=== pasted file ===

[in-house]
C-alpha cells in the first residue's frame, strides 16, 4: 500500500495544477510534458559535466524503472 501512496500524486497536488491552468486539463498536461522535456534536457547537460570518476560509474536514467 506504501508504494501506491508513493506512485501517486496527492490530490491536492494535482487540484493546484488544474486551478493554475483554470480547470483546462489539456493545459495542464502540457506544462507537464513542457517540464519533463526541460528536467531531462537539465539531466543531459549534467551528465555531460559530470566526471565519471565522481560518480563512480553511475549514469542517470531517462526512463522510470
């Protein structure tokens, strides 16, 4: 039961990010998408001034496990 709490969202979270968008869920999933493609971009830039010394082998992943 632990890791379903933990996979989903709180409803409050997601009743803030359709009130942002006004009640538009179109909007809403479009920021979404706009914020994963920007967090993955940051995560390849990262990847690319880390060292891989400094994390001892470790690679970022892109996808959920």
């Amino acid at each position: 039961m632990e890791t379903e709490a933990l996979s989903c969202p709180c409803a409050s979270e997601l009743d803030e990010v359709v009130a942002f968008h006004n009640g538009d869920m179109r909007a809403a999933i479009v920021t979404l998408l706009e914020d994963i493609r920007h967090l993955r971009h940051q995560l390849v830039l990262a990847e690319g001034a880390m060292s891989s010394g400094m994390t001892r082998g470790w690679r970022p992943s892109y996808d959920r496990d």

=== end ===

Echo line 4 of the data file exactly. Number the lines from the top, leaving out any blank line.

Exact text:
């Amino acid at each position: 039961m632990e890791t379903e709490a933990l996979s989903c969202p709180c409803a409050s979270e997601l009743d803030e990010v359709v009130a942002f968008h006004n009640g538009d869920m179109r909007a809403a999933i479009v920021t979404l998408l706009e914020d994963i493609r920007h967090l993955r971009h940051q995560l390849v830039l990262a990847e690319g001034a880390m060292s891989s010394g400094m994390t001892r082998g470790w690679r970022p992943s892109y996808d959920r496990d």